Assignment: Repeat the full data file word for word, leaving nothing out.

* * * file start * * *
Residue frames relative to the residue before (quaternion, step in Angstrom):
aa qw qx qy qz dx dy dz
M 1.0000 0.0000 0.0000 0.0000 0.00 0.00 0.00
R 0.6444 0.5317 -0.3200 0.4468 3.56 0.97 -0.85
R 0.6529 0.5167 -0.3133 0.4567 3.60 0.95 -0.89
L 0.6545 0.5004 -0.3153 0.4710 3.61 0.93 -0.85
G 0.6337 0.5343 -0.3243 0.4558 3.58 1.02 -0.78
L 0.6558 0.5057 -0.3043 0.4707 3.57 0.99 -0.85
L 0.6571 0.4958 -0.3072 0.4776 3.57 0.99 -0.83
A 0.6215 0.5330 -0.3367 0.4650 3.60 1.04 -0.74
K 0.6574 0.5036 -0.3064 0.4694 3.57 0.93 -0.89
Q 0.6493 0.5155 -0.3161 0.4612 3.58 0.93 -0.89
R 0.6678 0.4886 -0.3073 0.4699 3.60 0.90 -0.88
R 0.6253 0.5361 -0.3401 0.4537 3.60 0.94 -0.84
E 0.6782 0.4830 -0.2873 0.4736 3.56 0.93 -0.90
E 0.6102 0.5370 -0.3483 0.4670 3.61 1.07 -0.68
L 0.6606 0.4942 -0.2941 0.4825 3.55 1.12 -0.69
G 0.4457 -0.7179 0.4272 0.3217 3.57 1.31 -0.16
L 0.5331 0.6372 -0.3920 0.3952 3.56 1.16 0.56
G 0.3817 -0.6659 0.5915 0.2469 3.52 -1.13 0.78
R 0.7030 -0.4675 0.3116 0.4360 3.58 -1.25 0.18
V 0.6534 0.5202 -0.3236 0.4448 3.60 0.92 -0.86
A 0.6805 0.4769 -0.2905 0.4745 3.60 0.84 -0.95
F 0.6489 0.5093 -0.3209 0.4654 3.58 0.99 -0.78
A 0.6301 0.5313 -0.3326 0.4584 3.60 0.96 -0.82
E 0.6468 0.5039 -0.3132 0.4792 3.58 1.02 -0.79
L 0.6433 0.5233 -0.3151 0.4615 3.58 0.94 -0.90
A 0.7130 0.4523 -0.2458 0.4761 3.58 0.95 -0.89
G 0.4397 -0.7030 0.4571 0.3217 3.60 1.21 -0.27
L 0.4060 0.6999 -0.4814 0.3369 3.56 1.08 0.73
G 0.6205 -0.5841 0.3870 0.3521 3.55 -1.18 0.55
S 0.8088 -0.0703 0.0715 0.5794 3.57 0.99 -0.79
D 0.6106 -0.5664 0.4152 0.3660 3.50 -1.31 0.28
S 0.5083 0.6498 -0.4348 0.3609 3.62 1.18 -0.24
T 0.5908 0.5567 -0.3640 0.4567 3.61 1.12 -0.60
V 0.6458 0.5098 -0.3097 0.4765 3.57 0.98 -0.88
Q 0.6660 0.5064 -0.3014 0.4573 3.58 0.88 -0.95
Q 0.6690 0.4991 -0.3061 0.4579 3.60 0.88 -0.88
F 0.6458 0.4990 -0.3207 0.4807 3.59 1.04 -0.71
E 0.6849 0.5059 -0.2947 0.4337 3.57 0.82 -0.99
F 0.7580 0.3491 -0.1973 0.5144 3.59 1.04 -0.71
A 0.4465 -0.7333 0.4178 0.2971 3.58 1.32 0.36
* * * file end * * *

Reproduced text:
Residue frames relative to the residue before (quaternion, step in Angstrom):
aa qw qx qy qz dx dy dz
M 1.0000 0.0000 0.0000 0.0000 0.00 0.00 0.00
R 0.6444 0.5317 -0.3200 0.4468 3.56 0.97 -0.85
R 0.6529 0.5167 -0.3133 0.4567 3.60 0.95 -0.89
L 0.6545 0.5004 -0.3153 0.4710 3.61 0.93 -0.85
G 0.6337 0.5343 -0.3243 0.4558 3.58 1.02 -0.78
L 0.6558 0.5057 -0.3043 0.4707 3.57 0.99 -0.85
L 0.6571 0.4958 -0.3072 0.4776 3.57 0.99 -0.83
A 0.6215 0.5330 -0.3367 0.4650 3.60 1.04 -0.74
K 0.6574 0.5036 -0.3064 0.4694 3.57 0.93 -0.89
Q 0.6493 0.5155 -0.3161 0.4612 3.58 0.93 -0.89
R 0.6678 0.4886 -0.3073 0.4699 3.60 0.90 -0.88
R 0.6253 0.5361 -0.3401 0.4537 3.60 0.94 -0.84
E 0.6782 0.4830 -0.2873 0.4736 3.56 0.93 -0.90
E 0.6102 0.5370 -0.3483 0.4670 3.61 1.07 -0.68
L 0.6606 0.4942 -0.2941 0.4825 3.55 1.12 -0.69
G 0.4457 -0.7179 0.4272 0.3217 3.57 1.31 -0.16
L 0.5331 0.6372 -0.3920 0.3952 3.56 1.16 0.56
G 0.3817 -0.6659 0.5915 0.2469 3.52 -1.13 0.78
R 0.7030 -0.4675 0.3116 0.4360 3.58 -1.25 0.18
V 0.6534 0.5202 -0.3236 0.4448 3.60 0.92 -0.86
A 0.6805 0.4769 -0.2905 0.4745 3.60 0.84 -0.95
F 0.6489 0.5093 -0.3209 0.4654 3.58 0.99 -0.78
A 0.6301 0.5313 -0.3326 0.4584 3.60 0.96 -0.82
E 0.6468 0.5039 -0.3132 0.4792 3.58 1.02 -0.79
L 0.6433 0.5233 -0.3151 0.4615 3.58 0.94 -0.90
A 0.7130 0.4523 -0.2458 0.4761 3.58 0.95 -0.89
G 0.4397 -0.7030 0.4571 0.3217 3.60 1.21 -0.27
L 0.4060 0.6999 -0.4814 0.3369 3.56 1.08 0.73
G 0.6205 -0.5841 0.3870 0.3521 3.55 -1.18 0.55
S 0.8088 -0.0703 0.0715 0.5794 3.57 0.99 -0.79
D 0.6106 -0.5664 0.4152 0.3660 3.50 -1.31 0.28
S 0.5083 0.6498 -0.4348 0.3609 3.62 1.18 -0.24
T 0.5908 0.5567 -0.3640 0.4567 3.61 1.12 -0.60
V 0.6458 0.5098 -0.3097 0.4765 3.57 0.98 -0.88
Q 0.6660 0.5064 -0.3014 0.4573 3.58 0.88 -0.95
Q 0.6690 0.4991 -0.3061 0.4579 3.60 0.88 -0.88
F 0.6458 0.4990 -0.3207 0.4807 3.59 1.04 -0.71
E 0.6849 0.5059 -0.2947 0.4337 3.57 0.82 -0.99
F 0.7580 0.3491 -0.1973 0.5144 3.59 1.04 -0.71
A 0.4465 -0.7333 0.4178 0.2971 3.58 1.32 0.36